Volunteer fireman William Thornton is fatally injured in a November 1848 blaze.
Just after 1 a.m. on November 22, 1848, a fire broke out in Thomas Webb’s shoe store at 76 King Street East, just east of Church Street. In no time, the flames spread to engulf Campbell & Hunter, a saddler that shared the same brick building.
Like a shot, Webb bolted from his dwelling above his store to ring the bells at St. James Cathedral across the street, signalling for the city’s volunteer fire companies that a building was ablaze. Fighting fires was a perilous duty at the best of times, but on this night one of the firemen, William Thornton, would be fatally wounded, becoming the first firefighter to die on the job in Ontario.
Roused from bed by the tolling bells at St. James—the standard fire alarm in the city of 23,000—the volunteer firefighters hastened from their homes to the Firemen’s Hall, a two-storey brick building on the west side of Church Street, between Court and Adelaide streets, which housed three of the city’s engine companies and its two hook-and-ladder companies.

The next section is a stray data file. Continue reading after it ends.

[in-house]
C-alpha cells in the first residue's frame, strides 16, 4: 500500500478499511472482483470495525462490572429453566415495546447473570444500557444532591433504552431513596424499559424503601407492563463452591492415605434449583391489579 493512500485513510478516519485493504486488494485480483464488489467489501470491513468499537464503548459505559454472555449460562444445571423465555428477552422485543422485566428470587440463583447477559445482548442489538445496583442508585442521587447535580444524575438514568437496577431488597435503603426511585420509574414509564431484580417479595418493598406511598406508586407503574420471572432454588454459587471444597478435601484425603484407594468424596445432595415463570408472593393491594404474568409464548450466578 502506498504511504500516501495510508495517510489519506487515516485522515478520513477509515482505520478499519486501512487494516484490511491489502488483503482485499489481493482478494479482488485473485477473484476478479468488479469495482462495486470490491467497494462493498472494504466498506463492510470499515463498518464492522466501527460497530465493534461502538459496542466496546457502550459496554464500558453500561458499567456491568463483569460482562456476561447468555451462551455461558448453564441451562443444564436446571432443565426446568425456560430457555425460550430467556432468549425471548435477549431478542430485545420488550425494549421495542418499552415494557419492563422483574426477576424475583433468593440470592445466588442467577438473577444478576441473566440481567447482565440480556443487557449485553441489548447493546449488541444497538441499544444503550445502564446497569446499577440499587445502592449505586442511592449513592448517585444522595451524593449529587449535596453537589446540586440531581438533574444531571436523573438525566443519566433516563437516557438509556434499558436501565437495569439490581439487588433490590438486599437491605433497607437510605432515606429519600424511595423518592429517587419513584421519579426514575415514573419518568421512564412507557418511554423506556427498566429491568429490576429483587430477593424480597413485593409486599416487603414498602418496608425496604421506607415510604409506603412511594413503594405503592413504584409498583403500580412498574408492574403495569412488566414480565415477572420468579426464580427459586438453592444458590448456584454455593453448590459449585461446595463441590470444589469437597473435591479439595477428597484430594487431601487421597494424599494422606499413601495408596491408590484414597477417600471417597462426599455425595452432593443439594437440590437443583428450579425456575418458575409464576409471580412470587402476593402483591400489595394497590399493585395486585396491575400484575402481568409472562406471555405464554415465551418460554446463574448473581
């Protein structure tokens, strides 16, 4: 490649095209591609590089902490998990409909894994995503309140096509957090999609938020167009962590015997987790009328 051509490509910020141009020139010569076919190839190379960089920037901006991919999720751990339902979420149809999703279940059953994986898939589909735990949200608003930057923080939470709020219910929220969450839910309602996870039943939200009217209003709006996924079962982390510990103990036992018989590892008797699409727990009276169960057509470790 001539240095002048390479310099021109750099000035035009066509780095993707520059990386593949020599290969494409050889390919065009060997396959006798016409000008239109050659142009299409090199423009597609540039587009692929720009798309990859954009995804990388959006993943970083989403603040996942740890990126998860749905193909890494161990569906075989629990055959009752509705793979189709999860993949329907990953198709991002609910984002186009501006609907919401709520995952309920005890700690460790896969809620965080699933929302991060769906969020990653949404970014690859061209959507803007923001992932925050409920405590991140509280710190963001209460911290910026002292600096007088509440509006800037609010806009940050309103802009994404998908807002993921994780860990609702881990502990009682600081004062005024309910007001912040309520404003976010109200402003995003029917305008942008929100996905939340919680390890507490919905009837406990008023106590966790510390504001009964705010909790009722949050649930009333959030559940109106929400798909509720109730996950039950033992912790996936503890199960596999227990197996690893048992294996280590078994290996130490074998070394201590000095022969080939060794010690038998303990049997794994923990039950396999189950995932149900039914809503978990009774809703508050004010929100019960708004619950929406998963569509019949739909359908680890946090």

The days of the bucket brigade had passed by the 1840s, but firefighting was still a rudimentary art, requiring large numbers of volunteers to man the hand-drawn, hand-powered firefighting equipment. Since Toronto’s first volunteer fire company was founded in 1826—later supplemented by the formation of additional volunteer engine or hook-and-ladder companies—men from all over town, employed in any number of occupations, offered their service.